I've also been asked why some makers were omitted, names like Baker and even Crescent. That's because those particular guns were barely a step away from a gas-pipe strapped to a two-by-four in build quality and are not worth mentioning any further. A couple that I did neglect to mention are the Remington Model 1900 and the Syracuse Lefevers. I will correct that presently.
Remington Model 1894/1900:
This is basically an A&D boxlock and because of that, it is a robust, reliable design. Perhaps the A&D patent had expired by the time the Remington was built and that is why they could build the gun without taking out a license as H&R had to do. Perhaps they actually did take out a license.
I do not know the answer to that as I'm not a Remington historian and honestly don't care. That particular bit of knowledge is of no value to me as far as the gun on the bench is concerned. As would be expected from this company, the workmanship is of uniformly good quality for a production gun.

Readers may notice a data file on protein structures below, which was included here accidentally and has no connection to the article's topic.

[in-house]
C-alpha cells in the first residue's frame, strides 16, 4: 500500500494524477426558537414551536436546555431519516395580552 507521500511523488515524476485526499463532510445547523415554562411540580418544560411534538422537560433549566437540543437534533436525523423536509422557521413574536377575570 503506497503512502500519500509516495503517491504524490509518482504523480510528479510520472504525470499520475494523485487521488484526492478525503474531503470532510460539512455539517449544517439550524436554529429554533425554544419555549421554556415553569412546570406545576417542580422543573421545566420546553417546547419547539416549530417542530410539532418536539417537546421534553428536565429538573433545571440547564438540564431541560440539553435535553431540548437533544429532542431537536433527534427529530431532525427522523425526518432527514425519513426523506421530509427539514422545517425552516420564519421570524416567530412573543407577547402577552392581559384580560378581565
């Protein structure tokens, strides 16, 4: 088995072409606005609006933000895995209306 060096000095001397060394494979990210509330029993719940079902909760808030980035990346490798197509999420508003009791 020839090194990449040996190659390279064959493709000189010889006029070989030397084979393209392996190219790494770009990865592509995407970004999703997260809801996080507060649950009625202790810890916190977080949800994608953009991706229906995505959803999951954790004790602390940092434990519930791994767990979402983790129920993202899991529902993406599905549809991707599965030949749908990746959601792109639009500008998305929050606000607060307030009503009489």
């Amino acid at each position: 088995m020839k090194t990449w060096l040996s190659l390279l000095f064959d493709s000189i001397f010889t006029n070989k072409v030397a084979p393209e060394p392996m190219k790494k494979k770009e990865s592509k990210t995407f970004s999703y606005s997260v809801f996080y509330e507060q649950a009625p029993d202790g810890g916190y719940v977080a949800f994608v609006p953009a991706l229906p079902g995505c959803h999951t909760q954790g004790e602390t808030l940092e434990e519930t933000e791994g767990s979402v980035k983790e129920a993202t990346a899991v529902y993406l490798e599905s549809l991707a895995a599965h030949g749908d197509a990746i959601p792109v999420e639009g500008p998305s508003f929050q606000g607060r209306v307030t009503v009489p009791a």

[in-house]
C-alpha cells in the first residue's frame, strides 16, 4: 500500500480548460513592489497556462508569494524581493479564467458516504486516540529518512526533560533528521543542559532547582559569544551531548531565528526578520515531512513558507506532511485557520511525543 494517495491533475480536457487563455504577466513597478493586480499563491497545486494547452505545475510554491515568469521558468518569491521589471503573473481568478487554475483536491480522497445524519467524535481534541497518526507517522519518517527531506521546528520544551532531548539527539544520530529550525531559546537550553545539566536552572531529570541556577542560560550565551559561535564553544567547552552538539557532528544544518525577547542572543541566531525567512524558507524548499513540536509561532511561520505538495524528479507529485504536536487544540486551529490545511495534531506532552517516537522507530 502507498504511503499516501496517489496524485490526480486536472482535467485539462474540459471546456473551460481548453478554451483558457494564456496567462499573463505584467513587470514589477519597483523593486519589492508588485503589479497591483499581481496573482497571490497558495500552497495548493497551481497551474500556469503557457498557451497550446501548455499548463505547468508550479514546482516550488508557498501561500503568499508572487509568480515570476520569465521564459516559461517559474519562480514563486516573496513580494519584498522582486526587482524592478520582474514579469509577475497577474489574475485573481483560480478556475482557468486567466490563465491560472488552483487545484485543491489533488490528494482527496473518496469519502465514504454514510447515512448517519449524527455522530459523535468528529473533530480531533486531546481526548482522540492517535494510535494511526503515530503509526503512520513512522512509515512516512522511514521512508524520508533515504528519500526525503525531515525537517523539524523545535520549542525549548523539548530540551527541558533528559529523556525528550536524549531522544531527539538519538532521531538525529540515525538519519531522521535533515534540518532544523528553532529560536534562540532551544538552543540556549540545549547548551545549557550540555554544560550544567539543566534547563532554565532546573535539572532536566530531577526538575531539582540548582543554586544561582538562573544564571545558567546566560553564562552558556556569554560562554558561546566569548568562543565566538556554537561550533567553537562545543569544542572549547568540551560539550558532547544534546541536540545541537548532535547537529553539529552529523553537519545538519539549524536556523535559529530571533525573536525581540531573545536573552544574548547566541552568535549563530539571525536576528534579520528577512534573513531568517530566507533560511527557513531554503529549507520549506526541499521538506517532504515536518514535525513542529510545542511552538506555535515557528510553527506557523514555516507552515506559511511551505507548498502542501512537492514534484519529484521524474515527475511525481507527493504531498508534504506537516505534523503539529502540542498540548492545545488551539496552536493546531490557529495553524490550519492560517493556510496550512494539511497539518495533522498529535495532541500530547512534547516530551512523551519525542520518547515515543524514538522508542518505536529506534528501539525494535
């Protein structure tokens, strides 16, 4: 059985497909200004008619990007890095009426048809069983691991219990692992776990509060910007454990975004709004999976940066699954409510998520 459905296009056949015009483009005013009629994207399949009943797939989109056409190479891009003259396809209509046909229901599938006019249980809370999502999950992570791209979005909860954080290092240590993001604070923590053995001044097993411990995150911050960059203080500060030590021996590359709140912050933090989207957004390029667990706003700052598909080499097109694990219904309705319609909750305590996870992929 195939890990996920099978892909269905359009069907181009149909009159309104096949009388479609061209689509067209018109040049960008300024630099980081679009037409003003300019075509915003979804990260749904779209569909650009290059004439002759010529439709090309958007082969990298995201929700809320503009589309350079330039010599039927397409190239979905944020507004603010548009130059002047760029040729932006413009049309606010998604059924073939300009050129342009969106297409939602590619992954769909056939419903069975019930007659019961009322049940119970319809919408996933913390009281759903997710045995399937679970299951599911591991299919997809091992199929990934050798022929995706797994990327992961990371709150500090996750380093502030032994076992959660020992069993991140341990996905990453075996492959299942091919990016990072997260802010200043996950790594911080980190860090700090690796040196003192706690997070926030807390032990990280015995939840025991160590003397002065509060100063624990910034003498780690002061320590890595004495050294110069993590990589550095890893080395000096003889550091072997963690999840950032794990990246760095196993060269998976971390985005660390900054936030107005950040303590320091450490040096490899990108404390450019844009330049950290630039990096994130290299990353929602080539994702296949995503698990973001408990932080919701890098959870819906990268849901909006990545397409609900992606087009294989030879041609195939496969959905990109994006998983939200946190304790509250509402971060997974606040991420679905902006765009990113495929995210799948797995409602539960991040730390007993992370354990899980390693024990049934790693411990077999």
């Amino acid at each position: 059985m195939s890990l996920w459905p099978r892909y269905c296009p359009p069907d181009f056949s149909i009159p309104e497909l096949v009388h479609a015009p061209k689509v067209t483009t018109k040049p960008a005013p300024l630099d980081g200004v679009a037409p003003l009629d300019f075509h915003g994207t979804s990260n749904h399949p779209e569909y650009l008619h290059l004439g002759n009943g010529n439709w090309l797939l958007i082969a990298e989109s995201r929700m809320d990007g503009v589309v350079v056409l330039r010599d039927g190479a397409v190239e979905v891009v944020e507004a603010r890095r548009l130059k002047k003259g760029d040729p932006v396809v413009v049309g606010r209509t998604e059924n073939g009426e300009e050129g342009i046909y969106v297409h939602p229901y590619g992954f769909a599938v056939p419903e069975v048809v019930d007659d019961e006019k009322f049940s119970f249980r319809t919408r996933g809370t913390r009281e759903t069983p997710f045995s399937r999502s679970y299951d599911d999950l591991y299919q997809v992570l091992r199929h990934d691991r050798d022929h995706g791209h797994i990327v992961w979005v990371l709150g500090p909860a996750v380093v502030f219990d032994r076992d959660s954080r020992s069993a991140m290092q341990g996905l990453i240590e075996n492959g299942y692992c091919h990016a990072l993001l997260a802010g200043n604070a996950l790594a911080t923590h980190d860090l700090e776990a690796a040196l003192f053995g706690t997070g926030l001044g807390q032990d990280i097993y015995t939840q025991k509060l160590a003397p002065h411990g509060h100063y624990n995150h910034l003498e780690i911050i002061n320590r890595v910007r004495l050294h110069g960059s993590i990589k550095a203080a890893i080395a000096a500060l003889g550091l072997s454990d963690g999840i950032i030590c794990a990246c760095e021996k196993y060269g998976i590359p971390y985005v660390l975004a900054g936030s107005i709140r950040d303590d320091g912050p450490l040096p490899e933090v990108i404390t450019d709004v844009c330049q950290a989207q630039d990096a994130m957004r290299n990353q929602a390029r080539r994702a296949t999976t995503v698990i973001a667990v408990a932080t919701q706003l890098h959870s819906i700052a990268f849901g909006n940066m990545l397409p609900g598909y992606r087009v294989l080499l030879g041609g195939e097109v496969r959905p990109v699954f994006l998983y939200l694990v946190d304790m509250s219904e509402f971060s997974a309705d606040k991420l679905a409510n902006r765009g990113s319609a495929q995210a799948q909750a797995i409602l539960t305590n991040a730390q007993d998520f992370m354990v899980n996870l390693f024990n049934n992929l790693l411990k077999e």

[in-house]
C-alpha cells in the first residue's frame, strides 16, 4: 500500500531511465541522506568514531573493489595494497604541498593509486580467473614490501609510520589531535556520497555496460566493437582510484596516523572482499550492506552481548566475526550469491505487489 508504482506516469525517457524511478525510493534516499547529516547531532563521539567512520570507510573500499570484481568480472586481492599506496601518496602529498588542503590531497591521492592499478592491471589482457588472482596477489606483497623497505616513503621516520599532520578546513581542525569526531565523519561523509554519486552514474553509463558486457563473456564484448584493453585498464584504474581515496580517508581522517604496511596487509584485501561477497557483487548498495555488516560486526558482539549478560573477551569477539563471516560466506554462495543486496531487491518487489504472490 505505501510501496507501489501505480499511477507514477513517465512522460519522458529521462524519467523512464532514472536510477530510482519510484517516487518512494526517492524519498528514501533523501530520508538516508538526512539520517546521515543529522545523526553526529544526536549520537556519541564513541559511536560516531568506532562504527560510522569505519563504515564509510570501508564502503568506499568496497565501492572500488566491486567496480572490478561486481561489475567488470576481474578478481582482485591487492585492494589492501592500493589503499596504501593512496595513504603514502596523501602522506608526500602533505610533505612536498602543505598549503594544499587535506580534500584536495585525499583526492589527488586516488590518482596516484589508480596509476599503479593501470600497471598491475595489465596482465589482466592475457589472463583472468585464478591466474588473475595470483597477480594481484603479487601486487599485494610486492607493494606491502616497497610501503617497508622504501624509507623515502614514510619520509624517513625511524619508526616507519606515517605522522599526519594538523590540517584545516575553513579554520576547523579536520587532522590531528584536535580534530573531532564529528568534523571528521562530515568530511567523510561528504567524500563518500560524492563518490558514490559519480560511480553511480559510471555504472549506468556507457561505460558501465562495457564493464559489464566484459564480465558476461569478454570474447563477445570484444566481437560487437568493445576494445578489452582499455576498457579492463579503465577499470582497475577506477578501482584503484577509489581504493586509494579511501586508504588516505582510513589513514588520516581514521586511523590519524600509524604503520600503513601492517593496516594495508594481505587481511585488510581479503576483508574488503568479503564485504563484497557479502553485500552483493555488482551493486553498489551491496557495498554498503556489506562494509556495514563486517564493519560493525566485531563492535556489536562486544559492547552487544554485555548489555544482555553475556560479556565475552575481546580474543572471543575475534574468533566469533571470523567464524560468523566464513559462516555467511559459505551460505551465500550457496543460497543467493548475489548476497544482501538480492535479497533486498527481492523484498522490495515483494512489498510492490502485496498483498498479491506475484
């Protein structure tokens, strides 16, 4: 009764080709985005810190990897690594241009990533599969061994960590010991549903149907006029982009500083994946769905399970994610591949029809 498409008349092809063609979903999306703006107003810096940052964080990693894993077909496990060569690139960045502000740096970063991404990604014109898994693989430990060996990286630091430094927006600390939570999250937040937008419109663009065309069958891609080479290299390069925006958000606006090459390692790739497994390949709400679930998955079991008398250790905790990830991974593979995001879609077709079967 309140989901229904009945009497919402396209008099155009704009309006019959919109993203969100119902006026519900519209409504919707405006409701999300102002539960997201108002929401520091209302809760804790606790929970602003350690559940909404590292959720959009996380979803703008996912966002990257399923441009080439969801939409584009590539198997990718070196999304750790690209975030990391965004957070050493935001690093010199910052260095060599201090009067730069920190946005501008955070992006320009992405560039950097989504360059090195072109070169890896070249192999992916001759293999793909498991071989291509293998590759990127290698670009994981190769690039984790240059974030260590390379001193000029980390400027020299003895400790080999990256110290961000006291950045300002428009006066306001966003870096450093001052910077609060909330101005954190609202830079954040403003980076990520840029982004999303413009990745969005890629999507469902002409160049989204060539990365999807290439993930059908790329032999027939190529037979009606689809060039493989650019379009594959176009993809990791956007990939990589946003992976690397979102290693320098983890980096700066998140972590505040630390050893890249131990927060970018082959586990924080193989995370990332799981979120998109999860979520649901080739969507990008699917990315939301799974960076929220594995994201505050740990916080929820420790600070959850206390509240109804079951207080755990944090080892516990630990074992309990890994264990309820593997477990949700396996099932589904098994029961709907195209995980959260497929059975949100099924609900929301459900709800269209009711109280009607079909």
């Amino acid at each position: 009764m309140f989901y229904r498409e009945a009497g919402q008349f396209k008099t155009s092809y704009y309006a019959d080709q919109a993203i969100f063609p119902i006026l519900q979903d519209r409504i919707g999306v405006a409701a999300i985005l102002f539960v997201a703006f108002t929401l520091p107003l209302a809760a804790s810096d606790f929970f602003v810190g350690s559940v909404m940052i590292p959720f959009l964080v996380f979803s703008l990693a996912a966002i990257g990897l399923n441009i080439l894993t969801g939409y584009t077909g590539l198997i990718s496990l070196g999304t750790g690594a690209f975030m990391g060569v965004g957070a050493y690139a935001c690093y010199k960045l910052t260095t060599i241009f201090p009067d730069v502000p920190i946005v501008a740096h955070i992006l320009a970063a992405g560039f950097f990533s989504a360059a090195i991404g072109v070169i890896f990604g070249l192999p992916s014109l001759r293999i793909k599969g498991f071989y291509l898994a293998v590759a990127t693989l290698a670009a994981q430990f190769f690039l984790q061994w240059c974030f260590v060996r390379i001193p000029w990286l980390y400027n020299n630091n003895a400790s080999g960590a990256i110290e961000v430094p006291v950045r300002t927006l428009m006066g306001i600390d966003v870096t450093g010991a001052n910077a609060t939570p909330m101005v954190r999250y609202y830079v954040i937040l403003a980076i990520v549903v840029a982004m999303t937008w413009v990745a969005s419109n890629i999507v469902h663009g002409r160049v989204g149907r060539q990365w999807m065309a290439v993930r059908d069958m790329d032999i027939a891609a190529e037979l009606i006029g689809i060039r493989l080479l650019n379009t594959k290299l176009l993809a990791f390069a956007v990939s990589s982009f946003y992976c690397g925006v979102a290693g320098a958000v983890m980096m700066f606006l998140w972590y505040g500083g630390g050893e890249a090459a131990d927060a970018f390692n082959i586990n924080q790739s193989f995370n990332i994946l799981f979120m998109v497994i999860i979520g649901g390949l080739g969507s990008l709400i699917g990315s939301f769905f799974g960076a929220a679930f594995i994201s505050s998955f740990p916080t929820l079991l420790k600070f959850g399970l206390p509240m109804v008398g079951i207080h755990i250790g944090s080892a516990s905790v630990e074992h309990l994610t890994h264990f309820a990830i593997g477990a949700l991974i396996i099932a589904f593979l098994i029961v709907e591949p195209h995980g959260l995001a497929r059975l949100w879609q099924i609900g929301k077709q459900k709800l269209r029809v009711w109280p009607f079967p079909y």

Early (pre-1900 I think) Lefevers were an odd hybrid of boxlock and sidelock, with the sears and their springs being mounted on the sideplates and the hammers and mainsprings mounted in the frame. The early guns were also possessed of "uncle Dan's" gimmicky adjustment mechanisms for just about every wear point in the gun. The actual value of these wear adjustments is debatable and they were omitted in the later guns. The later guns were also true boxlocks (sideplates notwithstanding) with the sears moved to the frame in an overhung fashion. The one adjustment mechanism that did make it to the later gun was the famous "ball and socket" barrel hinge. The adjustability is a byproduct of the fact that the ball itself simply screws axially into the frame knuckle.